THANK YOU for bringing this incredible group of people together.

EVENTS In Person – They Hit Different

I nurtured existing friendships. I have a dozen new friends. I have several new podcast guests. And I have some potential for new business relationships. This happened because you brought us together and you enabled me to be there! 

Jennifer Watson on stage at SMWL21Jessika, you also put together a rockstar speaker lineup. I didn’t leave with a long list of tactics to put into place, but almost every speaker got me thinking — truly thinking — about how to move forward on goals I’m setting for myself.

Relationships are only as good as the work we put into them — we have to nurture them. Environments that meetings and events afford us provide the framework, but it’s the people who Chad Illa-Peterson on stage teaching about storytellingtruly make experiences memorable.

THANK YOU for all you do to teach about relationship marketing and for what you do to bring people together. I look forward to speaking with you and Mike Gingerich LIVE on Magnet Marketers on September 28th to explore exactly how events bring us together, and enable us to establish and nurture relationships.

I think this quote by Priya Parker from her book The Art of Gathering puts your event perfectly:
“A gathering run on generous authority is run with a strong, confident hand, but it is run selflessly, for the sake of others.” 


P.S. For those of you who are reading this (who aren’t Jessika)…

If you aren’t yet convinced relationships have a HUGE role in our marketing (nee, business), then you should sign up for this cool relationship marketing managers thing she has going.

Do Work That Excites You

When I get asked what I’m about professionally I say I’m passionate about events and marketing, and particularly how communication manifests itself between the two. I’ve worked in sales and marketing since 1998 (prior to that I was a technical writer), and through the work I did from 2006-2012 I grew the most personally and professionally because of my work in live events… I grew primarily because of the people in the industry with whom I built relationships, and because of all the work that went into the events that I planned and sold — not to mention the thrill of seeing an event come to life after SO MUCH work being put into the planning (more on that later!).

I’ve been working as a marketing consultant for the past two years. What does that mean? I help companies with any facet of marketing they need help with. I’ve developed sponsorship packages for an association, developed social media strategies for startups, provided technical advisement & Website development for an event planning company, managed community for three restaurants (all social communication and reputation management), executed marketing strategies, and developed blogs. If it involves marketing, I’m in!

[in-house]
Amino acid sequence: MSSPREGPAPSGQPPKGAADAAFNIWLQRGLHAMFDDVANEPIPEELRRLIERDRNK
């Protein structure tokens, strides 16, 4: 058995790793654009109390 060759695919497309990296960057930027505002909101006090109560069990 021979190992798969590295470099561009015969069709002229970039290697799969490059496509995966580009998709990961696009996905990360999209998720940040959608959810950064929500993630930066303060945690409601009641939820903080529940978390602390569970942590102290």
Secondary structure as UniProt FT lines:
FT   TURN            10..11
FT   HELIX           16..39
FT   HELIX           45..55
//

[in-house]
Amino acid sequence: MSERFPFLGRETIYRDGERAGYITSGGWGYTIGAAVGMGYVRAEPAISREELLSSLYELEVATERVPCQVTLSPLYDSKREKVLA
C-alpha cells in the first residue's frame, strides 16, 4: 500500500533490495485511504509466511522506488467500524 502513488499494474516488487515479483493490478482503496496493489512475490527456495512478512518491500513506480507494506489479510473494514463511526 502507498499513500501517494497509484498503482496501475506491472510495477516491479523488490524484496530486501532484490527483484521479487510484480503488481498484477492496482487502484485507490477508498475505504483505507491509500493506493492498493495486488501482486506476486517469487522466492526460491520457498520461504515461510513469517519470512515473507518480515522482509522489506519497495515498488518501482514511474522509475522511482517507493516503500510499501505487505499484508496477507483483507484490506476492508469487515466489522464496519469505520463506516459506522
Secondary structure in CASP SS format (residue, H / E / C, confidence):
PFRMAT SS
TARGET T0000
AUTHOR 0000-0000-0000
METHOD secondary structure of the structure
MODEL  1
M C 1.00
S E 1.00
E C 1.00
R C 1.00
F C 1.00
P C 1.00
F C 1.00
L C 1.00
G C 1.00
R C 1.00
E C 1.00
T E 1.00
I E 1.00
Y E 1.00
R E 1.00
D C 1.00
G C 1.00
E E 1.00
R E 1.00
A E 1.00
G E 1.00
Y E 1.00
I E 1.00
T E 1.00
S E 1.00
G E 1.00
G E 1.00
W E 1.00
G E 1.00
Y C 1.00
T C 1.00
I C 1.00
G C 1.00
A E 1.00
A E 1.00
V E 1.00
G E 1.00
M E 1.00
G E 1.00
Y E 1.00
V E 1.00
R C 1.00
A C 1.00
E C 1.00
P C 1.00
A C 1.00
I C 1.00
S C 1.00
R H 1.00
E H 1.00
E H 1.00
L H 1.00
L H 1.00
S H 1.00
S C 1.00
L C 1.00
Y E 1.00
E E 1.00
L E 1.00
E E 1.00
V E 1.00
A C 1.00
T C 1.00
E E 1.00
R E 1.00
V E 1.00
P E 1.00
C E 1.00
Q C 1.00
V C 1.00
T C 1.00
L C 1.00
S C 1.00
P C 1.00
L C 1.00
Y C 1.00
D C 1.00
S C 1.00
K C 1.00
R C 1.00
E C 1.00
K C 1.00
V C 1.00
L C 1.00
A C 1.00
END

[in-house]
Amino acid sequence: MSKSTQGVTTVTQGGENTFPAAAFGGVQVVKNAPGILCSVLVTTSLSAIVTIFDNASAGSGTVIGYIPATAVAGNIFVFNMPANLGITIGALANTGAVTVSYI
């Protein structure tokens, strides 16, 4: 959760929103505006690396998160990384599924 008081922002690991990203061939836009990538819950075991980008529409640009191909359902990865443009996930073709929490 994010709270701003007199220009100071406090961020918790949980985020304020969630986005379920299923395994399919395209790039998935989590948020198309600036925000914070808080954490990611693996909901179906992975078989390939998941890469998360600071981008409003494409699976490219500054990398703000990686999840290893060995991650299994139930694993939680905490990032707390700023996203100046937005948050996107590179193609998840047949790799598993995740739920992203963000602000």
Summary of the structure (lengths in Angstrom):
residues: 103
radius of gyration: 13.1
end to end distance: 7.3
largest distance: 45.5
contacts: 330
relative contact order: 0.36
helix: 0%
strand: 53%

Okay, so I’m not always in. I’ve learned the power of saying no. Saying no to taking on too much work… And to individuals or companies I had an inkling might not be a good fit. It was terrifying and empowering at the same time.

When I met my client Tommy Melancon to chat about his new venture EventCollab, I knew right away that I wanted to get involved. Planning events is an incredibly involved process. Events have planners, venues, producers, graphic designers, social media marketers, sponsors, exhibitors, audio-visual equipment providers (sales people, account managers, project managers), event producers (sometimes also the AV co.), freelancers, volunteers… and on. Making sure all of these people are collaborating efficiently is something we’ve all been trying to do forever. EventCollab excited me because it was a solution to a problem I knew existed–a problem I have experienced first-hand. There had to be a better way.

How many times do you have difficulty following an email trail that’s been going around-and-around? Keeping track of what the latest schedule is, and who still has what to do for the event? It’s exhausting. Most of the event management apps that are out there (more than 100) are attendee-facing apps dealing with registration, scheduling, speaker management, etc., but there are very few providing the ability to have logistics and planning pieces under one roof. The solution under the EventCollab roof is fantastic! I sincerely wish I had a program like this when I was working in event production. The opportunity to collaborate with my clients in this way leading up to a show would have been a dream.

I have the choice in who I work with, and I’m truly excited to be working with EventCollab. Working with a start-up being funded by someone who is still running his event production co. (EventCollab was created out of necessity because nothing else existed like it when they began development) is a challenge. And marketing a product that’s not really in competition yet with another product (there are few that exist, and they are very different) is also a challenge — we’re basically competing with “the same old way” everyone has been doing things… So we’re tasked with challenging the events industry to perhaps step outside of their comfort zone.

Getting out of our comfort zones can be hard at first, but in this case the payoff will be more collaborative and efficient teams, which will save money in the long run, and make planning repeat events more seamless. The potential excites me!

I hope the work you’re doing excites you also. Doing what you enjoy, with people you like, in a way that satisfies you will feed your soul. I’ve been told that I’ve never seemed happier, which is a direct result of following my gut, and only working with people and products that I believe in.

If you’re an #eventprof, you need to give EventCollab a whirl – challenge yourself to do it better. For real.